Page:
SAN FRANCISCO – The Nuclear Threat Initiative (NTI), in cooperation with NTI Board Member California Gov. Edmund G. Brown Jr. and the California Department of Public Health, hosted a private meeting last week with more than 80 hospital, university and business leaders, as well as officials from across the state government to make progress on reducing the risks posed by radiological materials.
NTI is working with the State of California to devise strategies to secure and/or replace high-activity radiological sources that could be stolen and used to build radioactive “dirty bombs.” These materials can be found at hospitals and other medical facilities in California and around the country.
“We are here today to talk about replacing Cesium-137 blood irradiators with x-ray devices that don't have the same security risks,” Brown said at the gathering. “There is an insufficient awareness of the real risks associated with Cesium-137 and the alternatives that are available.”
“The State of California has been an outstanding partner in the effort to reduce radiological risks and prevent the dangerous misuse of material that could be used to build radioactive ‘dirty’ bombs,” said NTI Co-Chairman Sam Nunn. “We appreciate the participation and commitment of private-sector and government leaders to work together on this important initiative.”
“There is an opportunity to replace Cesium-137 blood irradiators with alternative x-ray technologies at a reasonable cost,” NTI Co-Chairman and CEO Ernest J. Moniz commented at the meeting. “We are prepared to work with Congress, the administration, and others to help promote the goal of phasing out all Cesium-137 blood irradiators in the United States by 2025.”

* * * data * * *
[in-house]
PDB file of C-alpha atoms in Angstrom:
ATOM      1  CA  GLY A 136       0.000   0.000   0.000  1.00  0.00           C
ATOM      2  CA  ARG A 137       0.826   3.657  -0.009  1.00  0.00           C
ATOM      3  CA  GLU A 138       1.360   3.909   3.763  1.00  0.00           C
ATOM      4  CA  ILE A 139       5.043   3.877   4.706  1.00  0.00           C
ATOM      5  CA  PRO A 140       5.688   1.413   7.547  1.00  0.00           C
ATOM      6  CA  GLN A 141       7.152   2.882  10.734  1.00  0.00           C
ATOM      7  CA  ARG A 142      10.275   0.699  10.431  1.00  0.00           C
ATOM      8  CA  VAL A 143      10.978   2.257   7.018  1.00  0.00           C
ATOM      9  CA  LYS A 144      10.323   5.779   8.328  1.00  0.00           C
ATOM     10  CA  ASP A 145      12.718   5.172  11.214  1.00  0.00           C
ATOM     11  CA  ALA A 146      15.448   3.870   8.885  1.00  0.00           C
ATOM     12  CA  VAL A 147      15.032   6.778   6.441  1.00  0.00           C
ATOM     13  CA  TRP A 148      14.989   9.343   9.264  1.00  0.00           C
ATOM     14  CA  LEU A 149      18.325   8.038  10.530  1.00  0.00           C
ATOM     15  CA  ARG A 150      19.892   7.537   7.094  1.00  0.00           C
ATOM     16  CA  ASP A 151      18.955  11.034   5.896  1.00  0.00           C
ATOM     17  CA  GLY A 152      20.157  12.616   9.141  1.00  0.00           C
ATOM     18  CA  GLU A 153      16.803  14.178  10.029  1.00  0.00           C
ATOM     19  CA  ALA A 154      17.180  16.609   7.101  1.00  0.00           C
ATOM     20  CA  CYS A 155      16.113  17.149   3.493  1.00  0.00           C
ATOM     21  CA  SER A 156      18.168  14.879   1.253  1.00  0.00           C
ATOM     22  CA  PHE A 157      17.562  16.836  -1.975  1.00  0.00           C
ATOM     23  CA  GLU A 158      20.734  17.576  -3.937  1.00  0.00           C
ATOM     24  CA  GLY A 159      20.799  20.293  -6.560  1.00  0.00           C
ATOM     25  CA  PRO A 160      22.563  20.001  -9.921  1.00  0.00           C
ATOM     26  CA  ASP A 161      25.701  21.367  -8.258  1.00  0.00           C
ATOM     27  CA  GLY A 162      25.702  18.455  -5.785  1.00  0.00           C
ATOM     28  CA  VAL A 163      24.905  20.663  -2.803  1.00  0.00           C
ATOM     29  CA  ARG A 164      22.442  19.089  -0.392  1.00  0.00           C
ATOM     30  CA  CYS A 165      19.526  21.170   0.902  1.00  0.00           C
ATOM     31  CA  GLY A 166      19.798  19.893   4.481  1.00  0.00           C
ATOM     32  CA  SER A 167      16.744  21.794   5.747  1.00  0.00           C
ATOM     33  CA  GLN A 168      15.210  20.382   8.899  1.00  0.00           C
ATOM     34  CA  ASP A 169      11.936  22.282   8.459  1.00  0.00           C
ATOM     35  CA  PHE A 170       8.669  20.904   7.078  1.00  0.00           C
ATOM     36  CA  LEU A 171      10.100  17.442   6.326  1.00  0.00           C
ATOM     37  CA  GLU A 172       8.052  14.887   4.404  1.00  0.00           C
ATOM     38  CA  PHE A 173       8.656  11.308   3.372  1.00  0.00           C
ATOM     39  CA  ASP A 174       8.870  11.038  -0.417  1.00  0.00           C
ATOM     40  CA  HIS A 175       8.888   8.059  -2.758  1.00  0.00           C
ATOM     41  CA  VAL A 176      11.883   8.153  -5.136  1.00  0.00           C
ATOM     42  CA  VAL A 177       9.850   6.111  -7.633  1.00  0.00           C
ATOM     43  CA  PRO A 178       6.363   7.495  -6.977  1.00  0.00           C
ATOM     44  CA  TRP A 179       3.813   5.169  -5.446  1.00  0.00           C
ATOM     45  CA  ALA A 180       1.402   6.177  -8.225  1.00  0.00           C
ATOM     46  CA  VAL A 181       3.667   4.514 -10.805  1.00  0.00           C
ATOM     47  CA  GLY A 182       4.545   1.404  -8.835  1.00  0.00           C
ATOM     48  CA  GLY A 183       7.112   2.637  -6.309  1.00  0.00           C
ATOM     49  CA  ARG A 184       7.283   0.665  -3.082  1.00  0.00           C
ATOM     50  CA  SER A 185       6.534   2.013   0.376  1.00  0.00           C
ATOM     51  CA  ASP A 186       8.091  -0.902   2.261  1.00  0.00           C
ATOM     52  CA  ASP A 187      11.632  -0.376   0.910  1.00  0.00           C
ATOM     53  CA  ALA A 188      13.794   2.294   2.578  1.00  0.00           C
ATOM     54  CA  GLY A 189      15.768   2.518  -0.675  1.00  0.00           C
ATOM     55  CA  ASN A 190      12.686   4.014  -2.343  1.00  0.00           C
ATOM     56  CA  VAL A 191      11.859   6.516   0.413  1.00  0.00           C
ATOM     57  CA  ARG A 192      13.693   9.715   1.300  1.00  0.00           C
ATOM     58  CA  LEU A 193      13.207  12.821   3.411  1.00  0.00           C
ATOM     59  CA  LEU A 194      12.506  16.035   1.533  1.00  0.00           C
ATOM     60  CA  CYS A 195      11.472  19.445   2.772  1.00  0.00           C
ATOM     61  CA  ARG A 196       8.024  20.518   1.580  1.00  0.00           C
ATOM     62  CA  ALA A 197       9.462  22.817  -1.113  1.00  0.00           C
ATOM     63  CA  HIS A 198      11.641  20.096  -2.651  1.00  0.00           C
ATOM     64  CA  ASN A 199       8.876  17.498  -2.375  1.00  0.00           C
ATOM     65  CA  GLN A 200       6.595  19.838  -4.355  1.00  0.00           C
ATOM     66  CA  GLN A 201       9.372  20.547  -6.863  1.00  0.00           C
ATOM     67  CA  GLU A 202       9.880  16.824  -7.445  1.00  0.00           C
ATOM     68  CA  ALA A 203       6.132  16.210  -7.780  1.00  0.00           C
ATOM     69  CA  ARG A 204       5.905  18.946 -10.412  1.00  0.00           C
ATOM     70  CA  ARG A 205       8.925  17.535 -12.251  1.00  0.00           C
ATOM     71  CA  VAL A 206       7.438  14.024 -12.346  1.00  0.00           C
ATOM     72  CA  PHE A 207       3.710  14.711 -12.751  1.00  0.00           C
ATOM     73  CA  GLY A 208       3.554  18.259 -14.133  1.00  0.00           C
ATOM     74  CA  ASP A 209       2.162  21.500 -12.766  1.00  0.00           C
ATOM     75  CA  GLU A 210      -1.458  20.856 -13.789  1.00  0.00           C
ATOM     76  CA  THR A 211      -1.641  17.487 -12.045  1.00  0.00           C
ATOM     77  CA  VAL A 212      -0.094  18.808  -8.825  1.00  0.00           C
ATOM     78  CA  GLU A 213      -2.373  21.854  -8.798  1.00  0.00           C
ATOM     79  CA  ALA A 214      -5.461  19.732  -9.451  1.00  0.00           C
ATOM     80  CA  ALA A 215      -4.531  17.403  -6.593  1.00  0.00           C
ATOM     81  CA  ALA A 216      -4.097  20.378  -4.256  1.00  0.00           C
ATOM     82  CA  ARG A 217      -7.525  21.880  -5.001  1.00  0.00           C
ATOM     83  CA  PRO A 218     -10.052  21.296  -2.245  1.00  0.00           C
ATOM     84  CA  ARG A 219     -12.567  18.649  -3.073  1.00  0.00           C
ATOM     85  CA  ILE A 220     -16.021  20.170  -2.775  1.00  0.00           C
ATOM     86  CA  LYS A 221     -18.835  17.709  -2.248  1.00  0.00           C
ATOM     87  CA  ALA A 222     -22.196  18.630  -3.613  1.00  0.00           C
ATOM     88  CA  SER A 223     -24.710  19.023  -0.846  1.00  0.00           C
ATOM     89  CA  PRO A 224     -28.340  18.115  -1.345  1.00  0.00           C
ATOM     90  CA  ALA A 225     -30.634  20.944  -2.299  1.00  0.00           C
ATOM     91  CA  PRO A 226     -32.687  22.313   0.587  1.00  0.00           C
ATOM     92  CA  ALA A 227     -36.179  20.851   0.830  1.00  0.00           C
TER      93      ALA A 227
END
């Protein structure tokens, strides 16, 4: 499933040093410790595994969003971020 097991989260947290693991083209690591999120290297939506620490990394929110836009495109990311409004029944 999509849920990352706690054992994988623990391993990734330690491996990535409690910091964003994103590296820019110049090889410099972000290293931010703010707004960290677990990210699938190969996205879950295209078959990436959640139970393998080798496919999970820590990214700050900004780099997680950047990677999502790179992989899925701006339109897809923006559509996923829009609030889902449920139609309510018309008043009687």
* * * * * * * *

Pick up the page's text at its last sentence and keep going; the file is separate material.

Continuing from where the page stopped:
Participants learned about radiological risks and risk mitigation in California, a state with a large number of high-activity radiological sources often used in medical and research equipment. The meeting highlighted steps that can be taken to better secure these sources and, where feasible, replace them with safe and effective alternative technologies. U.S. Department of Energy representatives discussed federal programs that provide incentives for conversion to x-ray devices and the removal/disposal of disused sources. Participants also reviewed efforts underway at other hospitals and medical facilities, particularly in New York, to replace blood irradiators with radioactive Cesium-137 sources with safe, effective, alternative x-ray technologies that cannot be used to make dirty bombs.
In addition to Brown, Nunn, and Moniz, other participants included senior officials and representatives from the California Department of Public Health, the University of California, the U.S. Department of Energy’s National Nuclear Security Administration, Sandia National Laboratories, the University of Southern California, and New York’s Mount Sinai Health System.
NTI works closely with numerous government and industry stakeholders to address the growing radiological threat. Among them: the Office of Governor Brown, the California Department of Public Health, New York City’s Department of Health and Mental Hygiene, Mount Sinai Medical Center, Emory University Hospital in Atlanta, and the U.S. Department of Energy’s National Nuclear Security Administration and its Office of Radiological Security.
NTI is grateful to Walter and Karen Loewenstern for their generous financial contribution to make this workshop possible.For more information, visit “Preventing a Dirty Bomb.”
Cathy Gwin (NTI)